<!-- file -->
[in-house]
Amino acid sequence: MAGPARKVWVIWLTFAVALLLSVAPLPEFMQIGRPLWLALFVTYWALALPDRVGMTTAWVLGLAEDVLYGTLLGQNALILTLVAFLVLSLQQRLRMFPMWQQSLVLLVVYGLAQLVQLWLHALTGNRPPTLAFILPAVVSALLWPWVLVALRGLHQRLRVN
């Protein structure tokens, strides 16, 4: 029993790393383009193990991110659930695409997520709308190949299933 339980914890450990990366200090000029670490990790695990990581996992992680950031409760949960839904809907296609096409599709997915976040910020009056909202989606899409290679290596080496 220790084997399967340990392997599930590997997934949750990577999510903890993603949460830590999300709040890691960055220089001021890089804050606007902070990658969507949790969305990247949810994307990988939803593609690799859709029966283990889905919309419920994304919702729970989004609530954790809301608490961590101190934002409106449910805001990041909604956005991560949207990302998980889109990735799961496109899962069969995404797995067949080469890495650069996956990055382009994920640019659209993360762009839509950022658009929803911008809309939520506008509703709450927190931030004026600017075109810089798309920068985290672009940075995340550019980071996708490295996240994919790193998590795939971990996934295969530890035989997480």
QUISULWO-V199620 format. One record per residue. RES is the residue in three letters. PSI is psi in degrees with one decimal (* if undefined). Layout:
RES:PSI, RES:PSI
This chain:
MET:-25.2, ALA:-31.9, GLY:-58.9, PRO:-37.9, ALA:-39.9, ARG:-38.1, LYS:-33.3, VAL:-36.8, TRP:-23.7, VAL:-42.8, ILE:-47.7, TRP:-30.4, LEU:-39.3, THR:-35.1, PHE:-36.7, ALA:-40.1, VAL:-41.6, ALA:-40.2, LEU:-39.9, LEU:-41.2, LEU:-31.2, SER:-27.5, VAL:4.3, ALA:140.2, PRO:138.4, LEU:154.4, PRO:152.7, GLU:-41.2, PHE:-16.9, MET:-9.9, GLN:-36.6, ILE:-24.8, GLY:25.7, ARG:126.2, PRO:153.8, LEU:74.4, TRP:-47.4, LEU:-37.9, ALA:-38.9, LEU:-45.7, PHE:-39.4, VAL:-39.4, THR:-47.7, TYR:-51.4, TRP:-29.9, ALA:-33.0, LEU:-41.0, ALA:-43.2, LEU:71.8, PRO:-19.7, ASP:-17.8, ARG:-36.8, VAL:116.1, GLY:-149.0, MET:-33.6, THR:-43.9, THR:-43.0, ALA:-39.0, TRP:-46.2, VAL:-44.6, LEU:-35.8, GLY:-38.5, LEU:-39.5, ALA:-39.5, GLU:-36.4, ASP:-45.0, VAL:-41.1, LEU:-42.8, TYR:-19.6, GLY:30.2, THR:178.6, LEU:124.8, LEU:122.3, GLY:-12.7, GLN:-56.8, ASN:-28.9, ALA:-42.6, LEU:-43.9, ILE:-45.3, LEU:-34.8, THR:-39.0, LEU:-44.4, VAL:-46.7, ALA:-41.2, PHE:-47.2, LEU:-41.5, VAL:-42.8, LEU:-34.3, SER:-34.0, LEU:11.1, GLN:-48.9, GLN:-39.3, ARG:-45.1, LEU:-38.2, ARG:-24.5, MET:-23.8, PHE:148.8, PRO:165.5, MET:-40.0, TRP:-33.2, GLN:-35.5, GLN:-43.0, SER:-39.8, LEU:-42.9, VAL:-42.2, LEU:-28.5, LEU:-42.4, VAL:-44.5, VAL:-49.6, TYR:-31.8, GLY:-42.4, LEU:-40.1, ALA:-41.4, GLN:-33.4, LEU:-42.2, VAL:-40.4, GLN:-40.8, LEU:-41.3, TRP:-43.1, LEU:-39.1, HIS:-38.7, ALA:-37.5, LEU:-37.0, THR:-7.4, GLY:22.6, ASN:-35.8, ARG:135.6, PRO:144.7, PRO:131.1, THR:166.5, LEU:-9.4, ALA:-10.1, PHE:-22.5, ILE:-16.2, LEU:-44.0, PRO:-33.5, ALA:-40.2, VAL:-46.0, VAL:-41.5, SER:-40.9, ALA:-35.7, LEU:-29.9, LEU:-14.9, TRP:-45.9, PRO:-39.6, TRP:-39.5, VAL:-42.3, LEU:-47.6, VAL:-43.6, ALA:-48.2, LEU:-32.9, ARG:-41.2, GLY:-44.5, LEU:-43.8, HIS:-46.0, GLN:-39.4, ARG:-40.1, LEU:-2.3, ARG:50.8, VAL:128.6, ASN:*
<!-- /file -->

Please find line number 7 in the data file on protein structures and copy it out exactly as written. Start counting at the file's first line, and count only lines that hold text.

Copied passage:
MET:-25.2, ALA:-31.9, GLY:-58.9, PRO:-37.9, ALA:-39.9, ARG:-38.1, LYS:-33.3, VAL:-36.8, TRP:-23.7, VAL:-42.8, ILE:-47.7, TRP:-30.4, LEU:-39.3, THR:-35.1, PHE:-36.7, ALA:-40.1, VAL:-41.6, ALA:-40.2, LEU:-39.9, LEU:-41.2, LEU:-31.2, SER:-27.5, VAL:4.3, ALA:140.2, PRO:138.4, LEU:154.4, PRO:152.7, GLU:-41.2, PHE:-16.9, MET:-9.9, GLN:-36.6, ILE:-24.8, GLY:25.7, ARG:126.2, PRO:153.8, LEU:74.4, TRP:-47.4, LEU:-37.9, ALA:-38.9, LEU:-45.7, PHE:-39.4, VAL:-39.4, THR:-47.7, TYR:-51.4, TRP:-29.9, ALA:-33.0, LEU:-41.0, ALA:-43.2, LEU:71.8, PRO:-19.7, ASP:-17.8, ARG:-36.8, VAL:116.1, GLY:-149.0, MET:-33.6, THR:-43.9, THR:-43.0, ALA:-39.0, TRP:-46.2, VAL:-44.6, LEU:-35.8, GLY:-38.5, LEU:-39.5, ALA:-39.5, GLU:-36.4, ASP:-45.0, VAL:-41.1, LEU:-42.8, TYR:-19.6, GLY:30.2, THR:178.6, LEU:124.8, LEU:122.3, GLY:-12.7, GLN:-56.8, ASN:-28.9, ALA:-42.6, LEU:-43.9, ILE:-45.3, LEU:-34.8, THR:-39.0, LEU:-44.4, VAL:-46.7, ALA:-41.2, PHE:-47.2, LEU:-41.5, VAL:-42.8, LEU:-34.3, SER:-34.0, LEU:11.1, GLN:-48.9, GLN:-39.3, ARG:-45.1, LEU:-38.2, ARG:-24.5, MET:-23.8, PHE:148.8, PRO:165.5, MET:-40.0, TRP:-33.2, GLN:-35.5, GLN:-43.0, SER:-39.8, LEU:-42.9, VAL:-42.2, LEU:-28.5, LEU:-42.4, VAL:-44.5, VAL:-49.6, TYR:-31.8, GLY:-42.4, LEU:-40.1, ALA:-41.4, GLN:-33.4, LEU:-42.2, VAL:-40.4, GLN:-40.8, LEU:-41.3, TRP:-43.1, LEU:-39.1, HIS:-38.7, ALA:-37.5, LEU:-37.0, THR:-7.4, GLY:22.6, ASN:-35.8, ARG:135.6, PRO:144.7, PRO:131.1, THR:166.5, LEU:-9.4, ALA:-10.1, PHE:-22.5, ILE:-16.2, LEU:-44.0, PRO:-33.5, ALA:-40.2, VAL:-46.0, VAL:-41.5, SER:-40.9, ALA:-35.7, LEU:-29.9, LEU:-14.9, TRP:-45.9, PRO:-39.6, TRP:-39.5, VAL:-42.3, LEU:-47.6, VAL:-43.6, ALA:-48.2, LEU:-32.9, ARG:-41.2, GLY:-44.5, LEU:-43.8, HIS:-46.0, GLN:-39.4, ARG:-40.1, LEU:-2.3, ARG:50.8, VAL:128.6, ASN:*